On a world tour to reassure on AI, the creator of ChatGPT criticizes the EU

From Brazil to Nigeria, from Europe to Asia, Sam Altman, head of OpenAI and creator of ChatGPT, travels the world to reassure about artificial intelligence and prevent overly restrictive regulation, especially in Europe, from where he threatens to withdraw.

On Wednesday in London, the tenth leg of his tour of five continents, Sam Altman hardened his tone by warning that OpenAI could “stop operating” in the European Union if the future European regulations imposed too many constraints on it.

“We will try (to comply) but there are technical limits to what is possible,” he told the British press, explaining that he had “a lot” of criticism of the future EU AI Act. . This sparked the anger of European Commissioner Thierry Breton on Thursday.

“There is no point trying to blackmail people by claiming that by developing a clear framework, Europe is delaying the deployment of generative AI.

On the contrary ! With the + AI Pact + (which must precede a European regulation on AI, editor’s note) that I proposed, we aim to help companies in their preparation”, he tweeted, accompanying his message with an image bearing the words “is this a threat?”

Microsoft boss Brad Smith went one better, saying that the editors of the text would do well to listen to “those of us who may know more about the technical area” and see “what’s not likely to work”.

“I have 35 years of experience working with the European Union (…) reason will prevail” because “legislation is a matter of compromise” and “AI is so important for the future competitiveness of companies” , he launched.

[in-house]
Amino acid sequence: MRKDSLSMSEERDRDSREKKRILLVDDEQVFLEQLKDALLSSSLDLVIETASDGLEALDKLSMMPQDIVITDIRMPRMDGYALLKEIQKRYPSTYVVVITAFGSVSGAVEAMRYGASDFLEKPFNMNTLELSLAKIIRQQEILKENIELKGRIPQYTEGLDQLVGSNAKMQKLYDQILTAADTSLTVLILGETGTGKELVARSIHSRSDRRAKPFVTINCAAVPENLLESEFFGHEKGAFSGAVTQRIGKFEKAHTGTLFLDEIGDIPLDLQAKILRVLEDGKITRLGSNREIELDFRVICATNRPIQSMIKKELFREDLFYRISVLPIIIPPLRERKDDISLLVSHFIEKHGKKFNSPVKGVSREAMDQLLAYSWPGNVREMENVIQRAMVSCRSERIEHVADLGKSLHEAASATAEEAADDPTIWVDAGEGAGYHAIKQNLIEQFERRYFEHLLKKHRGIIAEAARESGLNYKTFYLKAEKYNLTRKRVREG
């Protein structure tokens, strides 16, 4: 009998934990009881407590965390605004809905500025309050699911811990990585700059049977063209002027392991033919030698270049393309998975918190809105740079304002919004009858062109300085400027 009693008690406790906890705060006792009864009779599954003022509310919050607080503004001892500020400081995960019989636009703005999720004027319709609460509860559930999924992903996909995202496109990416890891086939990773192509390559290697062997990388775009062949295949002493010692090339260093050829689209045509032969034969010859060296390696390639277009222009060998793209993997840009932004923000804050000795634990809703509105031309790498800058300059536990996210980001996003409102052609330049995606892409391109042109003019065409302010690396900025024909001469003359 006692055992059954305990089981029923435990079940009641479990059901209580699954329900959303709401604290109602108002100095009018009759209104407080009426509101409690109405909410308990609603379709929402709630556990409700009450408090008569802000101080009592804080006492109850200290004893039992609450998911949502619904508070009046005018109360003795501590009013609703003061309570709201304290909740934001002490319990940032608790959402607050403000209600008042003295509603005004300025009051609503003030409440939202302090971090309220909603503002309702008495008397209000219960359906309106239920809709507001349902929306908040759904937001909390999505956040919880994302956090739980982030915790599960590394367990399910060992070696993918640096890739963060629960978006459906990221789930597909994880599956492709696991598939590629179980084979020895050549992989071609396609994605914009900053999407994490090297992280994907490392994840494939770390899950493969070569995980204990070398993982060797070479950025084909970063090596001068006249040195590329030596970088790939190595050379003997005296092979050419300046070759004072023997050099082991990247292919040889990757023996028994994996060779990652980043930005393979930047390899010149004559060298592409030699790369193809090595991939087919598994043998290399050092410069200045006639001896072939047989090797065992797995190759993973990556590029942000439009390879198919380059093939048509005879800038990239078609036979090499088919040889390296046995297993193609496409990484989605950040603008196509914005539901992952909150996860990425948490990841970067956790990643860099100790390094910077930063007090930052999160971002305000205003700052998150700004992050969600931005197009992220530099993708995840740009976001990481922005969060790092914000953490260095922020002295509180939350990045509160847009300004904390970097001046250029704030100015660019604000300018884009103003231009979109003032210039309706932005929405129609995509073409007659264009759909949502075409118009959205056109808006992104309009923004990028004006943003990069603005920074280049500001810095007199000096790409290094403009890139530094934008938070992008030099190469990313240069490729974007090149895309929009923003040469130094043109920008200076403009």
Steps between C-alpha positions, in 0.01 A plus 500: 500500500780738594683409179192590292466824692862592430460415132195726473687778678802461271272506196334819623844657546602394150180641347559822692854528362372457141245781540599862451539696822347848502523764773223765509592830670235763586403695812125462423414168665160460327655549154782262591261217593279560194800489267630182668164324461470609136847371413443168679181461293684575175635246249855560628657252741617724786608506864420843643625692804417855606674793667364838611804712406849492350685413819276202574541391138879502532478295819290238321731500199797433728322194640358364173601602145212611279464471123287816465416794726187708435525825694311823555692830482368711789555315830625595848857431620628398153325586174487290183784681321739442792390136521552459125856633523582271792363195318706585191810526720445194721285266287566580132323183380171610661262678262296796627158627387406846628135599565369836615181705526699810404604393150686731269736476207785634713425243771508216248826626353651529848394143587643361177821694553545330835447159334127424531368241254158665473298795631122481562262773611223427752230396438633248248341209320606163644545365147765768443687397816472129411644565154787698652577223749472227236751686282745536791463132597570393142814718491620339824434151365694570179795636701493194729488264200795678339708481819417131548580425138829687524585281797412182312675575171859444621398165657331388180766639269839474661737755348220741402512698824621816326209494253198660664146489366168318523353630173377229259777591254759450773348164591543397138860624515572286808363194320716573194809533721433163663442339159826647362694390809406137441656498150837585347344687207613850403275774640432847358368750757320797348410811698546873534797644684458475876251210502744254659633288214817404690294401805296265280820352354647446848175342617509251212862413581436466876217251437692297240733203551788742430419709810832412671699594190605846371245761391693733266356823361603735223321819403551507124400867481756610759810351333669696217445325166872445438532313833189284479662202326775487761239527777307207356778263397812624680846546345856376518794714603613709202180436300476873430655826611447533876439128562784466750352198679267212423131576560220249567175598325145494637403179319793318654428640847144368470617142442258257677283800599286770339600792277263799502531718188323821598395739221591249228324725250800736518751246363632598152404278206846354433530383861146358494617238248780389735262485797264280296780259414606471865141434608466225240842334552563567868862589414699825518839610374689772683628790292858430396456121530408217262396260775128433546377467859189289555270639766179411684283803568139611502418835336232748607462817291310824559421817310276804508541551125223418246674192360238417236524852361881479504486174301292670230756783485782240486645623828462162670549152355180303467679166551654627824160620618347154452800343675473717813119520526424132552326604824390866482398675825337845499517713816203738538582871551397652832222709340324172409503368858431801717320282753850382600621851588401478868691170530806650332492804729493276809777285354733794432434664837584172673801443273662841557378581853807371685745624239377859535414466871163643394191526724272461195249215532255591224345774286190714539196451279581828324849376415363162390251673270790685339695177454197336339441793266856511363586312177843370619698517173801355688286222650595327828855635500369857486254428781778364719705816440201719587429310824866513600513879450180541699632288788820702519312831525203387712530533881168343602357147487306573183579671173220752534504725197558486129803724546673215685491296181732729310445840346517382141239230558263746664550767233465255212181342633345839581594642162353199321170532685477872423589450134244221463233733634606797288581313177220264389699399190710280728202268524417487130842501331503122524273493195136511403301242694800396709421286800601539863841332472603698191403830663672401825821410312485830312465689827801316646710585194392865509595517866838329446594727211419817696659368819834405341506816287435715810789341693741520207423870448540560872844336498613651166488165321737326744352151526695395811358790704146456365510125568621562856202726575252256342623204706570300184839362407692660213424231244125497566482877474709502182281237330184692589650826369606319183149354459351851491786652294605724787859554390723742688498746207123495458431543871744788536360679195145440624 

The project also worries Google, which dispatched its managing director Sundar Pichai to Brussels this week. For the moment, faced with regulatory constraints, Google has given up deploying its AI Bard in the EU.

– “Messiah” –

Defend ChatGPT against overly restrictive regulations, while affirming that it must be supervised: this is the position of Sam Altman during his “OpenAI Tour”, which takes him to sixteen metropolises.

On the program, one-on-one meetings with heads of state – including Emmanuel Macron on Tuesday -, conferences and a detour to the Bilderberg group, the very discreet club of world leaders.

This tour illustrates the stature of global AI guru acquired by Altman, 38, since the dazzling success of his chatbot, which however triggered an avalanche of fears: misinformation, manipulation of elections, mass destruction of jobs even threat for Humanity.

A response from OpenAI is becoming urgent: many public figures have called for a pause in research, Italy has suspended ChatGPT for three weeks for siphoning personal data and the G7 decided on Saturday to create an AI task force.

The seduction campaign began on May 16 in front of US senators, with Sam Altman surprisingly launching, in essence, “regulate me”, and declaring that his nightmare was that AI would do “significant damage to the world”.

But he also assured that many jobs would be created and stressed that too much regulation would be harmful, because “if American industry slows down, China or someone else can progress faster”.

The next day, the young boss flew to Rio, then Lagos (Nigeria) and Lisbon, before Madrid, London, Paris, Warsaw, Munich and again Paris on Friday, at the Station F start-up campus. Next steps: Tel Aviv , Dubai, New Delhi, Singapore, Jakarta, Seoul, Tokyo and Melbourne.

“At Bilderberg, he was a little scary,” confided a participant, “but he also dangled the search for a country in which to set up his European headquarters”.

In Paris, Warsaw and Madrid, he was received with the respect of a Head of State by political leaders eager to seize this economic opportunity, but who also recalled the need to supervise it.

In Nigeria, he promised a blossoming of start-ups and tried to restore the image of OpenAI, which used low-cost African workers to train its model.

In Rio, he hoped that ChatGPT would generate “an improvement in people’s standard of living”.

The reception was less consensual in London, where a handful of protesters demonstrated. “We shouldn’t allow Silicon Valley multi-millionaires with a messiah complex to decide what we want,” one student said.

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